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How to assess the goodness of fit in classification?

In this article, we introduce several standard test metrics to evaluate the model performance in the classification tasks.

For classification tasks, the accuracy and confusion matrix are the most popular metrics to quantify the goodness of fit. For the binary classification, one may consider other evaluation methods, e.g., precision, recall, PR curve and ROC curve, which are particularly useful for the imbalance problem.

Let us first recall how to make the model prediction and then introduce the test metrics mentioned above for the classification tasks.

Model prediction

Let (f_{theta^{*}}) denote the trained classifier, where (theta^{*}) is the optimal model parameters. The prediction is straightforward; for any new input data (x_{*}), we use the output label with the highest estimated conditional probability as the output estimator, i.e.,

[hat{y}_{*} = text{arg}max_{i in mathcal{Y}} f_{theta_{*}}^{(i)}(x_{*}),]

where (f_{theta_{*}}^{(i)}(x_{*})) is the (i^{th}) coordinate of (f_{theta_{*}}(x_{*})).

Model evaluation

At the final stage, we need to specify the metric for the goodness of fit. There are various performance measures, e.g. the accuracy, the confusion matrix, etc.


In classification, the dimension of the model output (f_{theta^{*}}(x)) is (n_o), which represents the estimated conditional probability of each output. Let (hat{Y}_{prob}) denote the matrix of size ((N, n_{o})),

[hat{Y}_{text{prob}} = (f_{theta^{*}}(x_{i}))_{iin {1, 2, cdots, N}}.]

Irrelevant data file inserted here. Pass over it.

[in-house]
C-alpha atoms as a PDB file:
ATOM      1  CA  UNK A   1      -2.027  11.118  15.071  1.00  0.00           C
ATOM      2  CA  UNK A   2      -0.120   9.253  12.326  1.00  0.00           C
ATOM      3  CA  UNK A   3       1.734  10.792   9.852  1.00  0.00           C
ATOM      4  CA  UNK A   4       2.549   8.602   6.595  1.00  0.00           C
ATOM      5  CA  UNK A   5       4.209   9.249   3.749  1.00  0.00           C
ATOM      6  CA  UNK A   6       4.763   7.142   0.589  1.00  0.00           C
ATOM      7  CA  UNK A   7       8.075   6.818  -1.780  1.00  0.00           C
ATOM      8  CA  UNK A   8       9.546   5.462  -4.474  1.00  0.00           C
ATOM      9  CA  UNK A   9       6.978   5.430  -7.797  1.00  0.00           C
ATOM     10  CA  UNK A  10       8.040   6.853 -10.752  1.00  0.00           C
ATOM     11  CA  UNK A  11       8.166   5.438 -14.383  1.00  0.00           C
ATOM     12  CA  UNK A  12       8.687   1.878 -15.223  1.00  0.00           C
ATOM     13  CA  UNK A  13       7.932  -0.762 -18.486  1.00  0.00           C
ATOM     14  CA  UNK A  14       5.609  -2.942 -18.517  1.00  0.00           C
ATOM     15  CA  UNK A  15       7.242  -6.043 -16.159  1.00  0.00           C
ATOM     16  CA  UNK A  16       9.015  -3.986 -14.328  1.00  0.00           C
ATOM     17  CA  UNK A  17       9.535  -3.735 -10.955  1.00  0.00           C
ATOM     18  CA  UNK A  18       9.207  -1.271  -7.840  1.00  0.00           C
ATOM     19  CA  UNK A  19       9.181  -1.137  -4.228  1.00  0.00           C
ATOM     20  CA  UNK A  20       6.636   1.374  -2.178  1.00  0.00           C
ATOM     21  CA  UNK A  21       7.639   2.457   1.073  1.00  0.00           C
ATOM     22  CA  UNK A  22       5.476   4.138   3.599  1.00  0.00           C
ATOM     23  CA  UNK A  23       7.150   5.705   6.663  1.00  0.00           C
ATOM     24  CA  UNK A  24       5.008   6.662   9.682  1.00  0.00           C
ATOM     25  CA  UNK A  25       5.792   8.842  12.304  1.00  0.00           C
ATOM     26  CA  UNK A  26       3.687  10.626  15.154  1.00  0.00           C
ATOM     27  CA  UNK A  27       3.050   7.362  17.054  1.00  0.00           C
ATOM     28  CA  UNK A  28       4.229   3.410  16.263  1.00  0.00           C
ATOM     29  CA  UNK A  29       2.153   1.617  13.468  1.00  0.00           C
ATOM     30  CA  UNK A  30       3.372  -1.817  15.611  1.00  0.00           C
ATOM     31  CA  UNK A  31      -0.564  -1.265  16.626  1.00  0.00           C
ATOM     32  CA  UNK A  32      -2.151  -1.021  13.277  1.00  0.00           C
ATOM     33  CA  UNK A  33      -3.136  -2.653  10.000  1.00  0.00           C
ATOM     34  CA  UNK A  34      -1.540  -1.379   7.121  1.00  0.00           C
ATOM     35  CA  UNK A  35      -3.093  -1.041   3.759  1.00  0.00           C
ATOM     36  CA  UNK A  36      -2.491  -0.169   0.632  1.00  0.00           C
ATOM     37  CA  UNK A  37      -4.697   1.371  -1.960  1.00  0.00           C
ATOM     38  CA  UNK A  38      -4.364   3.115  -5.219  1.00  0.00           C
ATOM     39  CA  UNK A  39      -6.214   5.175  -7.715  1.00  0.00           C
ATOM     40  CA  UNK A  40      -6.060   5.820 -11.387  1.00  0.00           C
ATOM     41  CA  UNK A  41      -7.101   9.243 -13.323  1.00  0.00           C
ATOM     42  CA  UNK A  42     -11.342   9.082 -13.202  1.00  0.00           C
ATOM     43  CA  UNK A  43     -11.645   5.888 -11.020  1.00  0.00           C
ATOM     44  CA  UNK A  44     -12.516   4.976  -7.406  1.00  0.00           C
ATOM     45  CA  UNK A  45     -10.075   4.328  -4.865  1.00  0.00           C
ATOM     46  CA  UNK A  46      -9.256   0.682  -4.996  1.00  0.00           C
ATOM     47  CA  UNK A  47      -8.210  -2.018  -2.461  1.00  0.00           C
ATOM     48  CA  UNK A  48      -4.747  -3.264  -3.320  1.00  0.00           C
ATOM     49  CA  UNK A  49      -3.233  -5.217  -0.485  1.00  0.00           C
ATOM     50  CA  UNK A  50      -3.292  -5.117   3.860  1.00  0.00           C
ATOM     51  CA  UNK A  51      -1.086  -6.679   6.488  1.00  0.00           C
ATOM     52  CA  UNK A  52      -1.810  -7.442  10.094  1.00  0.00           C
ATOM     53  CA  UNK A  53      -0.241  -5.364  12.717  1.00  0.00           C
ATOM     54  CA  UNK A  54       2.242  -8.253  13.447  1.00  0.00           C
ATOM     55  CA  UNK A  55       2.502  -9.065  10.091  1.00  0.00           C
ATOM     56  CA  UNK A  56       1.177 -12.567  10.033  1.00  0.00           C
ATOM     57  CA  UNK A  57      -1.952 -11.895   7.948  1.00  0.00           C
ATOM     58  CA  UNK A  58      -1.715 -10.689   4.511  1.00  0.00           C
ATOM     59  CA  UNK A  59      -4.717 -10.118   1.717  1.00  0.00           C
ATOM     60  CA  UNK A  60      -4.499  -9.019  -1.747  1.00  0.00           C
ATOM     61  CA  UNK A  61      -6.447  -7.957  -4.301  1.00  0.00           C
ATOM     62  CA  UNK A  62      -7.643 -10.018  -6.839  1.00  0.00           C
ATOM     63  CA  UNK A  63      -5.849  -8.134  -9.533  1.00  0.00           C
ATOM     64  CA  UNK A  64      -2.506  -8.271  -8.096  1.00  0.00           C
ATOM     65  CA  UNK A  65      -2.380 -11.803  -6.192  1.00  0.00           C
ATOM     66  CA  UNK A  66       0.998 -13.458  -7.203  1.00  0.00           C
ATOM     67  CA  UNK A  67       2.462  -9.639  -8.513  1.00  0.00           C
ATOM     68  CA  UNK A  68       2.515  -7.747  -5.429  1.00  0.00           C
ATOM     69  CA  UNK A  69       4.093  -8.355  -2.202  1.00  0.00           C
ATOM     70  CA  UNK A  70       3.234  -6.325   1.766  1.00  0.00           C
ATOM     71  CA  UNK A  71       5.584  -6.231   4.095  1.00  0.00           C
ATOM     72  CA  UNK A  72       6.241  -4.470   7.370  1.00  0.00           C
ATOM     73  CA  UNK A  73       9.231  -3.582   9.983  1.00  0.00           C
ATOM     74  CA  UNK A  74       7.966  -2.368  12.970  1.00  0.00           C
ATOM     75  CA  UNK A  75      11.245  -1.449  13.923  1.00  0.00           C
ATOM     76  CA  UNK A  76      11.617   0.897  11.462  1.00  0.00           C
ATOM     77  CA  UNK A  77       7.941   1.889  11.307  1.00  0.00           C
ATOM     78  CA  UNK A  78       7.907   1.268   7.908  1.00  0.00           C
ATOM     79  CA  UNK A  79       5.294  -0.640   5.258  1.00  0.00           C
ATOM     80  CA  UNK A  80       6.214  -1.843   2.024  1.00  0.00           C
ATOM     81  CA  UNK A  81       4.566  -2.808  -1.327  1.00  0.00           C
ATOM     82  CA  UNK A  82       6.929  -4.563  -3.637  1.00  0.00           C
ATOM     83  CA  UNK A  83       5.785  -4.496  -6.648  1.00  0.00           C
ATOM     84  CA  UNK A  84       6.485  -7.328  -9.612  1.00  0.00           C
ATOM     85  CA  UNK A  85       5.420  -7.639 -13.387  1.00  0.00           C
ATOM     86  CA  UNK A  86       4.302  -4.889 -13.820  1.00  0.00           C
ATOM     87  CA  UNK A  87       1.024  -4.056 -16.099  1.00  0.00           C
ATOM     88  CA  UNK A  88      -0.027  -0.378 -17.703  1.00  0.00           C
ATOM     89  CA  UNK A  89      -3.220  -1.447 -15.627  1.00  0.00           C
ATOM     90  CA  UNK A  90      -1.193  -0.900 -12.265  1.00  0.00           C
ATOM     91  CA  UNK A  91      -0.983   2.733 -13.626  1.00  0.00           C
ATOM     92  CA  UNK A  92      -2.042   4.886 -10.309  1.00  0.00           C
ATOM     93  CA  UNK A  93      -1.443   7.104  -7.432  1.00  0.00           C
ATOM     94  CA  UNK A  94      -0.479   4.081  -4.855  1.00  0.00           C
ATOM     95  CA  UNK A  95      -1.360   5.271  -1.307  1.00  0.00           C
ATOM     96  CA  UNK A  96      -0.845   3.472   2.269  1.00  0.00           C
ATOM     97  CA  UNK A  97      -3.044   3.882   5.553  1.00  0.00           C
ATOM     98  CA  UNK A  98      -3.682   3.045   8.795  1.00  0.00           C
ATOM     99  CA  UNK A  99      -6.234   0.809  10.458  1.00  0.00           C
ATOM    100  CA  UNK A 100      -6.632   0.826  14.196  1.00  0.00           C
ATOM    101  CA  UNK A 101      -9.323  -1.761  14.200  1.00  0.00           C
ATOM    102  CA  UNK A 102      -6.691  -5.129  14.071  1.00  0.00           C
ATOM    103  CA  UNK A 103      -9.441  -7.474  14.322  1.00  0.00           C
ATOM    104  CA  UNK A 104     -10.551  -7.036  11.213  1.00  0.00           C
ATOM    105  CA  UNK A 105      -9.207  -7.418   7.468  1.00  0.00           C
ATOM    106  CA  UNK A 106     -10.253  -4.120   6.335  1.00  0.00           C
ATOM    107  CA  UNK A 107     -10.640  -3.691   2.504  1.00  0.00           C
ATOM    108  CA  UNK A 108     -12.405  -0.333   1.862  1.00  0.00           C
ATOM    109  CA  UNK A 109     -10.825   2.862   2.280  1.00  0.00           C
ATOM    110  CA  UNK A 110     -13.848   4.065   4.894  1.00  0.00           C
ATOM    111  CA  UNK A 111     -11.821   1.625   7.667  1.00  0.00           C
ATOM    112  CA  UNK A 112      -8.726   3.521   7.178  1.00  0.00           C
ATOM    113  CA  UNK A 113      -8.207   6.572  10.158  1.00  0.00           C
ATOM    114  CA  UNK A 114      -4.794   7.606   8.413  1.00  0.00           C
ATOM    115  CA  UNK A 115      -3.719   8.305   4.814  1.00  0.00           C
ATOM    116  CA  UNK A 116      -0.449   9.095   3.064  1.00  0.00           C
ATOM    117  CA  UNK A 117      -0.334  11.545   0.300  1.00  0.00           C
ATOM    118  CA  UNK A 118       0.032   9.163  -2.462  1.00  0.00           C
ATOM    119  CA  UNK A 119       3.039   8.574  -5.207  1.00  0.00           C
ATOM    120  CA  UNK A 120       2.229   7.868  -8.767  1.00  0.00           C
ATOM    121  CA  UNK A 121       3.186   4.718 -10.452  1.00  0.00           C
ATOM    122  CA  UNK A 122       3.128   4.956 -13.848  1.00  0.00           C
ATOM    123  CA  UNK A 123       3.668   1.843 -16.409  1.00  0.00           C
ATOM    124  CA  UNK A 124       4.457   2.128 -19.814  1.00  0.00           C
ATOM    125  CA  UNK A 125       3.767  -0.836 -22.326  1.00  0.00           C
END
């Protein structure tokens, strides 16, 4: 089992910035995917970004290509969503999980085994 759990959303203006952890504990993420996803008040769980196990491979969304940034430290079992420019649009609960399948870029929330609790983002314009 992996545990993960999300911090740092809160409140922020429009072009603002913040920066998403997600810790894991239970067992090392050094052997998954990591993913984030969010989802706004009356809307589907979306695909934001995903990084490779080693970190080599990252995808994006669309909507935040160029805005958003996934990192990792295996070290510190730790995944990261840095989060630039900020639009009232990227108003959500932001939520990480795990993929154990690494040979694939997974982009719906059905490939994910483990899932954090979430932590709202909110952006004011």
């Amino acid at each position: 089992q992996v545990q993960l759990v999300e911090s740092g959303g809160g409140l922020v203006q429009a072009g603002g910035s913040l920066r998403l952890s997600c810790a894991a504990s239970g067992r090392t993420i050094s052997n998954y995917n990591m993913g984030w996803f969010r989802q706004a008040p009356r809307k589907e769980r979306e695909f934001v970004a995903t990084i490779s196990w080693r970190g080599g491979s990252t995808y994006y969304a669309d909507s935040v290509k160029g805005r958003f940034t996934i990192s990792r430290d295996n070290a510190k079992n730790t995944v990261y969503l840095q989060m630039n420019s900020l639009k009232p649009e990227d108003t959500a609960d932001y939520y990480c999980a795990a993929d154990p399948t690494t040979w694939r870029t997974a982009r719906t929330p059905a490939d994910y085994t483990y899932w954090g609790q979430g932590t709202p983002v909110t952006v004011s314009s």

For the multi-class classification, accuracy is one of the most popular measures and is defined as follows:

[sum_{i = 1}^{N}frac{mathbf{1}(hat{y}_{i} = y_{i})}{N},]

where (i in {1, 2, cdots, N}), (y_{i}) and (hat{y}_{i}) denote the actual output and the estimated output of the (i^{th}) sample respectively.

Confusion matrix

Another way to measure the performance of the classifier is the confusion matrix. The column represents the estimated label for the classification problem, and the row represents the true label. Let (M:= (M_{i, j})_{i, j in mathcal{Y}}) denote the confusion matrix, where (M_{i,j}) denotes the number of samples with true label (i) and the estimated label (j). The better the prediction is, the more diagonally dominant the confusion matrix (M) is.

The normalized confusion matrix is defined on top of the confusion matrix, denoted by (hat{M} = (hat{M}_{i, j})_{i, j in mathcal{Y}}), where (hat{M}_{i, j}) is defined as follows:

[hat{M}_{i, j} = frac{M_{i, j}}{sum_{j in mathcal{Y}}M_{i, j}}.]

Here (hat{M}_{i, j}) represents the empirical conditional probability of the sample being identified (j) on the condition that the sample belongs to class (i). The better the prediction is, the closer to the identity matrix (hat{M}) is.

Other metrics for binary classification

You may wonder why we need other metrics rather than accuracy to assess the classification performance. When the data is extremely imbalanced, the trivial classifier (estimating all samples as the majority class) gives very high accuracy, which implies that the accuracy is not an informative performance measurement in this case. Next, we introduce some other commonly used metrics for the binary classification case, e.g., precision, recall, PR curve, ROC curve etc.

As shown in the figure below, the confusion matrix of a binary classifier (M=(M_{j_{1}, j_{2}})_{j_{1}, j_{2} in { 1, 2}}) is a (2 times 2) matrix, where

  • True Positive (TP, (M_{2,2})): the number of the samples which have actual label being class (2) and predicted label being class (2);